Brendan Goode: Certainly the threat doesn’t go away.
JIm Flyzik: Yeah.
Brendan Goode: I think there’s too much of a reward for people that are successful. The low bar venture to get in to be a successful hackers. It’s there so what do we do? It has to be strengthening the entire environment, the people, the processes, the systems. I think a lot of discussion today about building the capacity, building the knowledge, making sure that we do even the simple things, raising the bar on cyber security and the defense and death approaches critical.
With that, I think along comes with it is the continuing information sharing and collaboration, making sure that there’s a common knowledge reference or certain capabilities that people can draw from. The convergence of capabilities is an important aspect of it too. We touched upon programs like continuous diagnostics and mitigation in Einstein III.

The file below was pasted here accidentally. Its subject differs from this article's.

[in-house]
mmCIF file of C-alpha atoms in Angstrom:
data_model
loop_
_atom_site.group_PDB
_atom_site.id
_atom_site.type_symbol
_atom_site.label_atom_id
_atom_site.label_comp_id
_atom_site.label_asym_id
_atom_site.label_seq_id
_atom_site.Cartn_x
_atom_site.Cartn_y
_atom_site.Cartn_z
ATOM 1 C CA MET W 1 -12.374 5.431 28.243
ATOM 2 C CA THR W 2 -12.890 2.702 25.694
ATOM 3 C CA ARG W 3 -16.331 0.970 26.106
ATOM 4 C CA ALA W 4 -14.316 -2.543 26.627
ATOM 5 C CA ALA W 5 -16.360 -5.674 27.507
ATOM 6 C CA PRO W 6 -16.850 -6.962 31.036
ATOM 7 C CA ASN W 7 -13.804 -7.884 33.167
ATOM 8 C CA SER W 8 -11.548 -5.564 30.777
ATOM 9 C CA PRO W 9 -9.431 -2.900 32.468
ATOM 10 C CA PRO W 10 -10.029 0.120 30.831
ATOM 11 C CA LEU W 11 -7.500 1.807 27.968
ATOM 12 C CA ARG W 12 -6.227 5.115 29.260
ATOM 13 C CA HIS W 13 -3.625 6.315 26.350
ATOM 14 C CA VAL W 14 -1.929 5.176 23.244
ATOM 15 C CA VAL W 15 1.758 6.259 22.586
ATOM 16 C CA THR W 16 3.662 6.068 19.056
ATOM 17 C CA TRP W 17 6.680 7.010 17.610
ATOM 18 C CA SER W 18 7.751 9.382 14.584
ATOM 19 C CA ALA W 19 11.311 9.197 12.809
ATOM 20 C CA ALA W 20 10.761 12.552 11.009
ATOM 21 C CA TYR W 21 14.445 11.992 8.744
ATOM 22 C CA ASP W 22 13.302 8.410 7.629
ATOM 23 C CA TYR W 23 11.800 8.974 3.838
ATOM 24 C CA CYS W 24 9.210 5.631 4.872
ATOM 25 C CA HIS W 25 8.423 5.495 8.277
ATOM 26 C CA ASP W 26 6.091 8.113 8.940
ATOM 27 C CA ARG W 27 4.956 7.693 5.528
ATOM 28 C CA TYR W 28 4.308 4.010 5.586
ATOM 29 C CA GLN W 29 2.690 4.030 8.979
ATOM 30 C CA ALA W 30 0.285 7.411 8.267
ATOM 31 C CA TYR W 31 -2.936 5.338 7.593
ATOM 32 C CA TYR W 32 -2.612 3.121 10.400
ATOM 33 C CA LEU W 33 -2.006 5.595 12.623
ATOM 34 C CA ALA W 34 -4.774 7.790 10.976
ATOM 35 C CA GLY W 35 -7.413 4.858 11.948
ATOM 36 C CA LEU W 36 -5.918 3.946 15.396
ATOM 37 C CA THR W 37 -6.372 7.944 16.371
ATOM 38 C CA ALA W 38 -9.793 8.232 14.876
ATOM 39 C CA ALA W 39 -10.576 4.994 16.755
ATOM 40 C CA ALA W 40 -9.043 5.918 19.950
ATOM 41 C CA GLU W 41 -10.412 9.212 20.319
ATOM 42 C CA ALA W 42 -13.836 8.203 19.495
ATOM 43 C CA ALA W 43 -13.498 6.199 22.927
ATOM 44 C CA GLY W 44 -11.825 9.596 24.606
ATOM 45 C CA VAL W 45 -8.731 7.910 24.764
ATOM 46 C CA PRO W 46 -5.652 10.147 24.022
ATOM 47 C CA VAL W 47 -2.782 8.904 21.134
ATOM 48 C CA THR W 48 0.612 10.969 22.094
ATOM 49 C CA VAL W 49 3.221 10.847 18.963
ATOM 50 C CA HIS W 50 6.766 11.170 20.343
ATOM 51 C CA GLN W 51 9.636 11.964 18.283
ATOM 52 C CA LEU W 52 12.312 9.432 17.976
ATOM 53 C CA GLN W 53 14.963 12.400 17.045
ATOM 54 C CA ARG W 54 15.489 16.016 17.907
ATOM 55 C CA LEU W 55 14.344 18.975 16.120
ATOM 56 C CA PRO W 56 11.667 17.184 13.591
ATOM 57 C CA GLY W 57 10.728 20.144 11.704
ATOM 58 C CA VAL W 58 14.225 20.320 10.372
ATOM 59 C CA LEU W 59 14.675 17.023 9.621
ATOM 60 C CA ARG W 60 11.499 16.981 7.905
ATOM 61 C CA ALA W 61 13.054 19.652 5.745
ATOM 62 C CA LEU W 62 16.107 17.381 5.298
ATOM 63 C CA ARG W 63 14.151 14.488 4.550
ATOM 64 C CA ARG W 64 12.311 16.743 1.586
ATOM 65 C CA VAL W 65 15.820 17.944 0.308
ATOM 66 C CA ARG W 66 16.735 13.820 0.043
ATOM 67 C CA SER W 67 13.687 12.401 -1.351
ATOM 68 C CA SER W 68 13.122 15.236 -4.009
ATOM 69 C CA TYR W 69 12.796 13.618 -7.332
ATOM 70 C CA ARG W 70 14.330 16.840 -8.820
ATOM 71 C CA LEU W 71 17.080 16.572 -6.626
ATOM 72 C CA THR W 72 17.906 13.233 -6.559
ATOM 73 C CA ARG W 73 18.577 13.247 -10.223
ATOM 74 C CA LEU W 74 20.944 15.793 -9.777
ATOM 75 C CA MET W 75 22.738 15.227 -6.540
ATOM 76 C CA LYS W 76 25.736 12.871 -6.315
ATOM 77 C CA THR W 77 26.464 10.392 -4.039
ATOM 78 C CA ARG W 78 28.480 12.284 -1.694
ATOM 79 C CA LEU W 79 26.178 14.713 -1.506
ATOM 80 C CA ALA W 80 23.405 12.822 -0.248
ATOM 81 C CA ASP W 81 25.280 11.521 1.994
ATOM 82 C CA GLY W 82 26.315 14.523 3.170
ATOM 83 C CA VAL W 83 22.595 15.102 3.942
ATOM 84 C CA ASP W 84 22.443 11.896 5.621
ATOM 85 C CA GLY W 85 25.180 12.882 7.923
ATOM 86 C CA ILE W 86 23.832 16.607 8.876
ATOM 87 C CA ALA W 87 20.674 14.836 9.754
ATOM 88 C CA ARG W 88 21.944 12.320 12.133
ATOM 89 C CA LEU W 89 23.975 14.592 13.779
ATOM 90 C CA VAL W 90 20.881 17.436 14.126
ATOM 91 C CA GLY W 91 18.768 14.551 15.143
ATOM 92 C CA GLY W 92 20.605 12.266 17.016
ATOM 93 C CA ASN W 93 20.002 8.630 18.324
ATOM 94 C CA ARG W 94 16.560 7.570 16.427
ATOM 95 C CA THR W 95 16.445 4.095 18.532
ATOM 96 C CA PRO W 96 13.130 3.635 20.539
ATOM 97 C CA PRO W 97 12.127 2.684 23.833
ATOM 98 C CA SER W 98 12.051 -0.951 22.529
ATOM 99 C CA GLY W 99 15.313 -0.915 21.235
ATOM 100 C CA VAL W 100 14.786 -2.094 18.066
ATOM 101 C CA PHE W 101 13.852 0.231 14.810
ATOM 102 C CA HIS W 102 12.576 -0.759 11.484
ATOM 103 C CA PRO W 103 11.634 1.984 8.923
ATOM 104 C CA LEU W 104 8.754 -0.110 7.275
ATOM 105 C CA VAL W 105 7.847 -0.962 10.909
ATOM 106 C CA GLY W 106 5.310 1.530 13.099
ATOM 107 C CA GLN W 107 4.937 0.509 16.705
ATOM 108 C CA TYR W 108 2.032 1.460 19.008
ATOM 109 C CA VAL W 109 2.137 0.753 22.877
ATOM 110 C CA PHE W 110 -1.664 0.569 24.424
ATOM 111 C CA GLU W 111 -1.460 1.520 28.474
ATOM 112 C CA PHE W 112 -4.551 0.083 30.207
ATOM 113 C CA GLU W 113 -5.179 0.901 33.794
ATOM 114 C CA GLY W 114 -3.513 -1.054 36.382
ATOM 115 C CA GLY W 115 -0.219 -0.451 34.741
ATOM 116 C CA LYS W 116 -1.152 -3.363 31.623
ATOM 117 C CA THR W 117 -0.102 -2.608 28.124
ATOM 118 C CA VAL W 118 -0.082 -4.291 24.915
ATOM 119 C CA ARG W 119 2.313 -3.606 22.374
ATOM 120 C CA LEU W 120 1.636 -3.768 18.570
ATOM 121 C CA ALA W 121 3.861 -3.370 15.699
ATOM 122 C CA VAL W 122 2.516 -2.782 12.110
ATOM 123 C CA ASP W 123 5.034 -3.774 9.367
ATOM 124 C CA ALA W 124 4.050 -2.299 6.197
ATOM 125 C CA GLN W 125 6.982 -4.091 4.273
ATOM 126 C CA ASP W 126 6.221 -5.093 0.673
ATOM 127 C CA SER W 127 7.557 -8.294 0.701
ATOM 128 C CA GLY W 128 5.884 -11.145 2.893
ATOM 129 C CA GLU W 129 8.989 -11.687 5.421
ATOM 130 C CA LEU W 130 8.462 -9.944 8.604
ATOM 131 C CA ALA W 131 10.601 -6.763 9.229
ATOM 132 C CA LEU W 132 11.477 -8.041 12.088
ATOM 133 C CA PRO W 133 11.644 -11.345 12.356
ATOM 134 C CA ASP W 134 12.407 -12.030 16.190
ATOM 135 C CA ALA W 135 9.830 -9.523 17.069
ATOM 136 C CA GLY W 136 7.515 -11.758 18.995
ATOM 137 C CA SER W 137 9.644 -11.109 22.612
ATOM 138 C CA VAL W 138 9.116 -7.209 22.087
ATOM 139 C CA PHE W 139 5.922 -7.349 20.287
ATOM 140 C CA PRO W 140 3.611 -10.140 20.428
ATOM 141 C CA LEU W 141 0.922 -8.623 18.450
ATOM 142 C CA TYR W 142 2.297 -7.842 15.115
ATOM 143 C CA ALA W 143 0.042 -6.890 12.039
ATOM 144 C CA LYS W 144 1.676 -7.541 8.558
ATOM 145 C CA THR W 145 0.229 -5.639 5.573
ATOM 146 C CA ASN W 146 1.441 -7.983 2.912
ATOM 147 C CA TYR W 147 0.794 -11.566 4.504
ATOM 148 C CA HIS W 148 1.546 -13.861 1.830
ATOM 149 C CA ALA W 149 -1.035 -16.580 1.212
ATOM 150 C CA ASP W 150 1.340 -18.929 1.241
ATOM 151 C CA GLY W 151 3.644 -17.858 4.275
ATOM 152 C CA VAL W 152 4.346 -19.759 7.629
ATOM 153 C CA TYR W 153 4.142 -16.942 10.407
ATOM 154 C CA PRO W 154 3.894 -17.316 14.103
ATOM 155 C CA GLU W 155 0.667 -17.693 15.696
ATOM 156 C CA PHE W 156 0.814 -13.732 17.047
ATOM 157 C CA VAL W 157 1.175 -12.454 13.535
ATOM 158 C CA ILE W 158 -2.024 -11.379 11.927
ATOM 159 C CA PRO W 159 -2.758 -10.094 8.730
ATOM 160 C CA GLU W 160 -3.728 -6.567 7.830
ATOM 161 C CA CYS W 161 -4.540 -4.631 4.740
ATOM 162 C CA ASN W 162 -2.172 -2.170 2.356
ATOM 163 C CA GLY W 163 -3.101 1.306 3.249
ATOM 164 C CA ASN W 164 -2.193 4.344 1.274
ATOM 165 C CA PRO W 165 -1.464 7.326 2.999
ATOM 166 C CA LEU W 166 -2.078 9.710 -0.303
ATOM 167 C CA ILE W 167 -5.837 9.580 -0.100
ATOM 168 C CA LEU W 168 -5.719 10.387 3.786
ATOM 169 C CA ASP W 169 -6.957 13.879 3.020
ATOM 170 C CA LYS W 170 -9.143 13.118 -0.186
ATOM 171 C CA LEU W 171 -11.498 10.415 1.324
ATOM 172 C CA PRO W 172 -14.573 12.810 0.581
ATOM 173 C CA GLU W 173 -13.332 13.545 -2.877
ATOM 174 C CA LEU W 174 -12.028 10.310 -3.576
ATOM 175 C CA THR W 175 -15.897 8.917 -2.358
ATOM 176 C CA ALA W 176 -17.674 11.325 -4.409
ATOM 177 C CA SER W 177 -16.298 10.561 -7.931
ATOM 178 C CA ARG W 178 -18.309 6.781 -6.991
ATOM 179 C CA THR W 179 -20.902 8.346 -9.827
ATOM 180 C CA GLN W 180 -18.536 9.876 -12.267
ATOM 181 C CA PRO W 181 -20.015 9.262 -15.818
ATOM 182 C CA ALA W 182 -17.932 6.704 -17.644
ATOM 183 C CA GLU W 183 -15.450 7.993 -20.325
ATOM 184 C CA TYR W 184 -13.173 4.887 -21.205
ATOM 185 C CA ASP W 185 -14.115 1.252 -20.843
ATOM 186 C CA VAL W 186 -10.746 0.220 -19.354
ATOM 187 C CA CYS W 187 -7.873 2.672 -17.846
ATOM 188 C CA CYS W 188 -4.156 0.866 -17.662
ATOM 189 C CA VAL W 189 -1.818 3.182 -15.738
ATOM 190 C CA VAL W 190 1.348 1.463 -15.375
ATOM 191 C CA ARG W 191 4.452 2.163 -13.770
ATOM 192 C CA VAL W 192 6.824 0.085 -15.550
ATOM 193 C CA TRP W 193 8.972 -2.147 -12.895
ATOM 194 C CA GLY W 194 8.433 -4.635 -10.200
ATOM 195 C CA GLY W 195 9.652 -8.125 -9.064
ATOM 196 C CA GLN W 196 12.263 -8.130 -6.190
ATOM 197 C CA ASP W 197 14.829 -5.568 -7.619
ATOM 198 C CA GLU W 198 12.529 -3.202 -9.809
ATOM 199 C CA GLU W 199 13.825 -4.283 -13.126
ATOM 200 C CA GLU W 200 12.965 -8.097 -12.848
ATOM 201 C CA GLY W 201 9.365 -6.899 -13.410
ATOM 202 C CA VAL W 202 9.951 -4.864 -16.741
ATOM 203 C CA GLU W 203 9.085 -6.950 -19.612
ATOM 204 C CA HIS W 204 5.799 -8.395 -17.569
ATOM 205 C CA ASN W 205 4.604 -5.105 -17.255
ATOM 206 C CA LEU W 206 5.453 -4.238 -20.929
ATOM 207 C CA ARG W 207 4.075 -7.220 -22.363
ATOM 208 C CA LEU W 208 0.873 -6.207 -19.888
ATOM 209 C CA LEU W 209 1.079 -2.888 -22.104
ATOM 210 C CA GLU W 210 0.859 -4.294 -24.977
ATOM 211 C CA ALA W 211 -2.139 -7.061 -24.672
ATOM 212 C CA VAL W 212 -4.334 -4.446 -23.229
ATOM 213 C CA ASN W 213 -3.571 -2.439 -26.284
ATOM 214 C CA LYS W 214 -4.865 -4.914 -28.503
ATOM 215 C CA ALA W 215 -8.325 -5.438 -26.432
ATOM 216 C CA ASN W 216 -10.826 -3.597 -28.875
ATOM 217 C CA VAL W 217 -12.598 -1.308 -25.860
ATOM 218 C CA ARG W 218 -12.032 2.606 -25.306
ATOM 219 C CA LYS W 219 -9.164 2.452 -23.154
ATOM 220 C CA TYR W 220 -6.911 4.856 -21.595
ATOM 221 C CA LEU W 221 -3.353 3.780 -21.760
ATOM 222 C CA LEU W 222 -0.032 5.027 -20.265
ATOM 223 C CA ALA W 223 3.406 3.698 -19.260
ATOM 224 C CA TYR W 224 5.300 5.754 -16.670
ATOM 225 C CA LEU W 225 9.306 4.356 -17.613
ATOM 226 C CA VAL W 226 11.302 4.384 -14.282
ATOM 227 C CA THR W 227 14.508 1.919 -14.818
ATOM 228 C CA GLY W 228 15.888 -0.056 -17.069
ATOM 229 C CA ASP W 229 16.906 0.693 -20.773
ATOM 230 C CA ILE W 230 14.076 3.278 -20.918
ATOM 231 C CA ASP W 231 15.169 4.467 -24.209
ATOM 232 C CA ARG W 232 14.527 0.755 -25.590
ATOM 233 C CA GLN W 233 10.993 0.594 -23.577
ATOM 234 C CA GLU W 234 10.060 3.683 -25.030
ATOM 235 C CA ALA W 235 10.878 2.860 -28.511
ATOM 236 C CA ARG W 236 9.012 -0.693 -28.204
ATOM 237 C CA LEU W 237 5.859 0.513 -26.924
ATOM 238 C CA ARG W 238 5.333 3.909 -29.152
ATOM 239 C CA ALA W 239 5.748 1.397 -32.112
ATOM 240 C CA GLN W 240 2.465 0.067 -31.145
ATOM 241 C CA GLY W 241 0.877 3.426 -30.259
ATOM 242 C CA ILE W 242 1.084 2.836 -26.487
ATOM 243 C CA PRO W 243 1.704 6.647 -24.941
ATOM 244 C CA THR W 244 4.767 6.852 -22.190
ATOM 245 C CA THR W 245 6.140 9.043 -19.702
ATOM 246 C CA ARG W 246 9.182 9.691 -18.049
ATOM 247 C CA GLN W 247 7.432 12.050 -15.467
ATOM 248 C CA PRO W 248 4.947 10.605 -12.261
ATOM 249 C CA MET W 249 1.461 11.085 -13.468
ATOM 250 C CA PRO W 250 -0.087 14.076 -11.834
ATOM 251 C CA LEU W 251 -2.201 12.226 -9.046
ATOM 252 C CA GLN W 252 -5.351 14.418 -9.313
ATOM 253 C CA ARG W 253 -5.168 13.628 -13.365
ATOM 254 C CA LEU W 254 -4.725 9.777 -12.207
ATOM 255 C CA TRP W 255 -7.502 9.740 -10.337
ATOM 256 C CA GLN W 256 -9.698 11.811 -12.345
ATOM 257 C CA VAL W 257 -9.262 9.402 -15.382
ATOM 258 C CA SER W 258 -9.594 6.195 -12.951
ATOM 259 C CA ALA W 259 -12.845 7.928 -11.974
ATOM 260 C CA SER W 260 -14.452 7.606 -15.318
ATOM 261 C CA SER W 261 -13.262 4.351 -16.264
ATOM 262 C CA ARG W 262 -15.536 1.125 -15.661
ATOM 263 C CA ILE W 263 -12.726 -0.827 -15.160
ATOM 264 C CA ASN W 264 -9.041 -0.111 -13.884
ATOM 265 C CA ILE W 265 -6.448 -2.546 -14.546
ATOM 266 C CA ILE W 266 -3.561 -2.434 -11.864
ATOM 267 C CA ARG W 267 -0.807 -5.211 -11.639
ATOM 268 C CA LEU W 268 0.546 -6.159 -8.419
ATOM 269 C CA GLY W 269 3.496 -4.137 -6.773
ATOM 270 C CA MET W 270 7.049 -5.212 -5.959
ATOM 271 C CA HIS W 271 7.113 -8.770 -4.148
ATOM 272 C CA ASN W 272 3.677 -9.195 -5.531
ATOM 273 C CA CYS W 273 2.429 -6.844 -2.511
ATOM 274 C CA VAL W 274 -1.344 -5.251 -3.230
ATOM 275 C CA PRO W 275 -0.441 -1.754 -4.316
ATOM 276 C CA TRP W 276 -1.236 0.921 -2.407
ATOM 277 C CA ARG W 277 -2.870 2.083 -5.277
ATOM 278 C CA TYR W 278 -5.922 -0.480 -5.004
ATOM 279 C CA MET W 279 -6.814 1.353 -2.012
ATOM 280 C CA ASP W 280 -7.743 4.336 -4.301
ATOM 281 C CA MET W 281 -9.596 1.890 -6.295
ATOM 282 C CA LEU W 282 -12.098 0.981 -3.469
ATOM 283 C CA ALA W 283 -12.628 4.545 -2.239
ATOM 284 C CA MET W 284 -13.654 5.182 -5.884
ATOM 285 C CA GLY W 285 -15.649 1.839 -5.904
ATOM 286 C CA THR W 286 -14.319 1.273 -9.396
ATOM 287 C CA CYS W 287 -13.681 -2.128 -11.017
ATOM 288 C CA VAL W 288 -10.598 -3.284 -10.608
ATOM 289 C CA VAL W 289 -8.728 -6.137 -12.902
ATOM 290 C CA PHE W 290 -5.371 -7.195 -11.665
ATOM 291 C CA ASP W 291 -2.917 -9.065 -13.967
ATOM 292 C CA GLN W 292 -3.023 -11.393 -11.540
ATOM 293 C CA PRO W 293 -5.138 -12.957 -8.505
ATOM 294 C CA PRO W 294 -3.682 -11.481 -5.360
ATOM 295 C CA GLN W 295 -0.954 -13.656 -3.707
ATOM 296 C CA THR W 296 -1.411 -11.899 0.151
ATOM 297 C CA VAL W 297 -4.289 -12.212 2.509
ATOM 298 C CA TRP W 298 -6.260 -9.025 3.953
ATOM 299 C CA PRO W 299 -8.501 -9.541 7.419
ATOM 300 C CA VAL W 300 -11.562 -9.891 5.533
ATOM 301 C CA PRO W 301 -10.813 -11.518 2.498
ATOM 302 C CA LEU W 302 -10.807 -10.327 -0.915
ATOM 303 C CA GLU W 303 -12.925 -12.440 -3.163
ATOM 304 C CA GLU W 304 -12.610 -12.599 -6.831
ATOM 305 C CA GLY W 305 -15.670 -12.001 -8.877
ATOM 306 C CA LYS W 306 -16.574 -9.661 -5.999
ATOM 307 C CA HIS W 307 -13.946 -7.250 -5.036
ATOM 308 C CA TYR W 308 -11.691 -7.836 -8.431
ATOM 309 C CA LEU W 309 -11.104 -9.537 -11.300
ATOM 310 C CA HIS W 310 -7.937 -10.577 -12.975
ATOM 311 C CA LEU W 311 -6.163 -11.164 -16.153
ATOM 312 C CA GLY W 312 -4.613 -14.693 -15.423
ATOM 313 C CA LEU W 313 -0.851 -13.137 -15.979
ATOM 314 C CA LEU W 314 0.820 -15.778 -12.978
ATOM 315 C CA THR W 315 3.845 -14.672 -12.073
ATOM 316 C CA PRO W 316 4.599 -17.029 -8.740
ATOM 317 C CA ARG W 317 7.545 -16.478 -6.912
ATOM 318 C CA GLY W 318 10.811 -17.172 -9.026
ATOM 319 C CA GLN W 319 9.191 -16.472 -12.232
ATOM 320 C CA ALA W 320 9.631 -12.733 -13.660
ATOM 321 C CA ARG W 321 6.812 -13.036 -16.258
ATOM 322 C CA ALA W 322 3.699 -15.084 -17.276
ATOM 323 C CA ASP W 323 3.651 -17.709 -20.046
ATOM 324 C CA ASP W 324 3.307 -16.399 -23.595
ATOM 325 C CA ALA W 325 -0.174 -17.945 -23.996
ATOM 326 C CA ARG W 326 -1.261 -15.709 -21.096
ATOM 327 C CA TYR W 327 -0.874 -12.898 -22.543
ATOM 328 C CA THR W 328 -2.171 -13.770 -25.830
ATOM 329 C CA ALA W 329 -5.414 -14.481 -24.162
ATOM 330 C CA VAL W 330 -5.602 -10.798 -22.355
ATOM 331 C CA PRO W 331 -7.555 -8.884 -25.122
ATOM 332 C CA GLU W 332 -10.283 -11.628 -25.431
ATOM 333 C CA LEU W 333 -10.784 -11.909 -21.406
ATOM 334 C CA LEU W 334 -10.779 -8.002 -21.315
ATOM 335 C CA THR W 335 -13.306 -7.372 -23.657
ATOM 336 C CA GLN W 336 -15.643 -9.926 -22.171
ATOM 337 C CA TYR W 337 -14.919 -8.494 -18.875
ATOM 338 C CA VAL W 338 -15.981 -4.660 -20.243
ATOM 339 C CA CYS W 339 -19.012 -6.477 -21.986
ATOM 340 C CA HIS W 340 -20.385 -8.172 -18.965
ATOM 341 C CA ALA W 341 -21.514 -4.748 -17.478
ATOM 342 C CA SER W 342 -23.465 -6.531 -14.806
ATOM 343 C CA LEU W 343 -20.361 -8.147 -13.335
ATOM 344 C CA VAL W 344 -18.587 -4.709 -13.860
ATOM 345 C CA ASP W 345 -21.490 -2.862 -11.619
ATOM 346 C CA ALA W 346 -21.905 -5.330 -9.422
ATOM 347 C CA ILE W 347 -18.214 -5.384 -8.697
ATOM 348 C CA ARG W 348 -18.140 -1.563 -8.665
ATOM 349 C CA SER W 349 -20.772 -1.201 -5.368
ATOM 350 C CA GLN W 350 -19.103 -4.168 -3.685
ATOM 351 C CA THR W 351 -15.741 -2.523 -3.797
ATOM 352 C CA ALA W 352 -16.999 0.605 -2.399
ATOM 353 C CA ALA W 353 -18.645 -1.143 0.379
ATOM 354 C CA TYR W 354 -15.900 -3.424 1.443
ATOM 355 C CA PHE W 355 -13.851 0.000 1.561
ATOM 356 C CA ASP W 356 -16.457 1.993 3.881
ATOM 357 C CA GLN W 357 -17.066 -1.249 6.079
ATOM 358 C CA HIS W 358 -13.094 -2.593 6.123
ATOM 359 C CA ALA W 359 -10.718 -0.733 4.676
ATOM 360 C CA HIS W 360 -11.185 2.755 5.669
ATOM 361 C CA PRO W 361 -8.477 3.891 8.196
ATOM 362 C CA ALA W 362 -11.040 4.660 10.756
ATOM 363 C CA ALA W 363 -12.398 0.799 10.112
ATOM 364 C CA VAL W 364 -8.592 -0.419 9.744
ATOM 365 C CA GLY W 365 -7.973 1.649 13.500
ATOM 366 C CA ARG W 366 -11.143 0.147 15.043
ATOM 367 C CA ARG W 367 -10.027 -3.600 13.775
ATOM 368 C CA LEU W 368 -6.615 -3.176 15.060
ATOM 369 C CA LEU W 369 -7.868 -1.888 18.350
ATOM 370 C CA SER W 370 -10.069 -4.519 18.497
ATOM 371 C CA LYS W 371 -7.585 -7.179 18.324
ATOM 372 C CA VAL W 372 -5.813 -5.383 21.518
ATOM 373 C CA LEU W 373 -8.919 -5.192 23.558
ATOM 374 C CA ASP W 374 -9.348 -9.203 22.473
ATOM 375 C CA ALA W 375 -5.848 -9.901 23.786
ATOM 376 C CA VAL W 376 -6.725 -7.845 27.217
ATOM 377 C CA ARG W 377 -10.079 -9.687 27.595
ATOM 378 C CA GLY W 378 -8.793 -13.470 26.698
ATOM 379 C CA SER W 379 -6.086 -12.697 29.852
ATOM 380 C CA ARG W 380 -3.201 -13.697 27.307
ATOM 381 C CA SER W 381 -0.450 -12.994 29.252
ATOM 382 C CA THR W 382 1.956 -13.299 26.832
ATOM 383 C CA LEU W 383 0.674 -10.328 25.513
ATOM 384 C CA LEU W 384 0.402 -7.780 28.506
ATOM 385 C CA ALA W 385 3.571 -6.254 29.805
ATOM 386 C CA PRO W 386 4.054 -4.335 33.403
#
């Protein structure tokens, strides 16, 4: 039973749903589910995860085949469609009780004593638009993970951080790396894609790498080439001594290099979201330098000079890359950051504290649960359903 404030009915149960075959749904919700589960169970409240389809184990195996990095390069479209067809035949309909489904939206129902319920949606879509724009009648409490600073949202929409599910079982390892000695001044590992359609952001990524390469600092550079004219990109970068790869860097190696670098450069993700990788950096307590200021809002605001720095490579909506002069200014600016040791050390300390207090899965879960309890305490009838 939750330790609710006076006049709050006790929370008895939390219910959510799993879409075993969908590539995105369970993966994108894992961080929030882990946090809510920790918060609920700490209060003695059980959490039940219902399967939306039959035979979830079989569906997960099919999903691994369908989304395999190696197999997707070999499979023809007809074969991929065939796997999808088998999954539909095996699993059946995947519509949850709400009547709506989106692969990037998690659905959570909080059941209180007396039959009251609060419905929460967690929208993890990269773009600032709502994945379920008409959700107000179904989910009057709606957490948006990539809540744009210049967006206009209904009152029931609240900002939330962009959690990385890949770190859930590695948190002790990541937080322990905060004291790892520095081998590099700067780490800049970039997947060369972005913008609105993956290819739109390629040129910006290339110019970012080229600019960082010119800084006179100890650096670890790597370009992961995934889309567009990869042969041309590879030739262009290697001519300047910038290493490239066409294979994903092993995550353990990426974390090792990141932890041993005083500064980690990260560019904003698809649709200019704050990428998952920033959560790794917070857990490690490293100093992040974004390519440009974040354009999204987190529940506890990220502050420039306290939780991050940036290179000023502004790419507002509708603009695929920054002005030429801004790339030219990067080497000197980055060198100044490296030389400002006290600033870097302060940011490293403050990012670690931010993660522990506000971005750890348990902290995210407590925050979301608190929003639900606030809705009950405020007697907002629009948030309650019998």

I see a great value in those two combined together because of the ability to bill out reduced vulnerability and susceptibility by having understanding assets or vulnerabilities but coupling that with being able still defend against ongoing threats. If you put those together, now you have a pretty good understand the risk that’s facing my enterprise and infrastructure.
Developing those cyber risk plans especially around the business process of how we execute a lot of the function protecting the data when the data needs to exists. And being responsive to I think the shifts in technology. Embracing technology, things like cloud, like mobility but ah incorporating cyber security as an element of the engineering process of how we’re going to take advantage of that from the beginning vice adapting a policy and then trying to around it determine how we’re going to secure it.
So I believe those are some of the big pieces.
JIm Flyzik: Very good. Terrific.
00:01:36 END OF AUDIO